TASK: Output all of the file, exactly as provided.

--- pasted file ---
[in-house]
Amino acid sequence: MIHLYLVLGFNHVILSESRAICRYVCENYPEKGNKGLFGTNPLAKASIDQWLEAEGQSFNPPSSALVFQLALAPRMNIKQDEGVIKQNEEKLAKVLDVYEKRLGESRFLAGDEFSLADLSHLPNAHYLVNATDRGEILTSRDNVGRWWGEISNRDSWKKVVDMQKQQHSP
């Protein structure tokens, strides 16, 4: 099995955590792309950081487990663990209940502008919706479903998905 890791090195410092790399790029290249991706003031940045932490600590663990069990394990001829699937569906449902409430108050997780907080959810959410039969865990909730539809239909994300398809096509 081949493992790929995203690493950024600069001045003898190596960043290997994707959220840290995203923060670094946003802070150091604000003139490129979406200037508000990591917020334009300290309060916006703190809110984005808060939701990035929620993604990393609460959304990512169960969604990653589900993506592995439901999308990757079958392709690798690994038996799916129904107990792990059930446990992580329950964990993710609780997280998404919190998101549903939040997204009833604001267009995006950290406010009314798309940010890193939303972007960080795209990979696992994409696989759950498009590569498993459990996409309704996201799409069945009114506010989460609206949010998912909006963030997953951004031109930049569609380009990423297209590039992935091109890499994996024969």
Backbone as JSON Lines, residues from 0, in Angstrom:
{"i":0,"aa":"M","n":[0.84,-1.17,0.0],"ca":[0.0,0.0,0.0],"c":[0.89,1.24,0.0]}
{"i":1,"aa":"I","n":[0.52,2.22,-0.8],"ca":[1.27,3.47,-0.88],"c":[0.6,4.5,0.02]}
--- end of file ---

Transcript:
[in-house]
Amino acid sequence: MIHLYLVLGFNHVILSESRAICRYVCENYPEKGNKGLFGTNPLAKASIDQWLEAEGQSFNPPSSALVFQLALAPRMNIKQDEGVIKQNEEKLAKVLDVYEKRLGESRFLAGDEFSLADLSHLPNAHYLVNATDRGEILTSRDNVGRWWGEISNRDSWKKVVDMQKQQHSP
């Protein structure tokens, strides 16, 4: 099995955590792309950081487990663990209940502008919706479903998905 890791090195410092790399790029290249991706003031940045932490600590663990069990394990001829699937569906449902409430108050997780907080959810959410039969865990909730539809239909994300398809096509 081949493992790929995203690493950024600069001045003898190596960043290997994707959220840290995203923060670094946003802070150091604000003139490129979406200037508000990591917020334009300290309060916006703190809110984005808060939701990035929620993604990393609460959304990512169960969604990653589900993506592995439901999308990757079958392709690798690994038996799916129904107990792990059930446990992580329950964990993710609780997280998404919190998101549903939040997204009833604001267009995006950290406010009314798309940010890193939303972007960080795209990979696992994409696989759950498009590569498993459990996409309704996201799409069945009114506010989460609206949010998912909006963030997953951004031109930049569609380009990423297209590039992935091109890499994996024969």
Backbone as JSON Lines, residues from 0, in Angstrom:
{"i":0,"aa":"M","n":[0.84,-1.17,0.0],"ca":[0.0,0.0,0.0],"c":[0.89,1.24,0.0]}
{"i":1,"aa":"I","n":[0.52,2.22,-0.8],"ca":[1.27,3.47,-0.88],"c":[0.6,4.5,0.02]}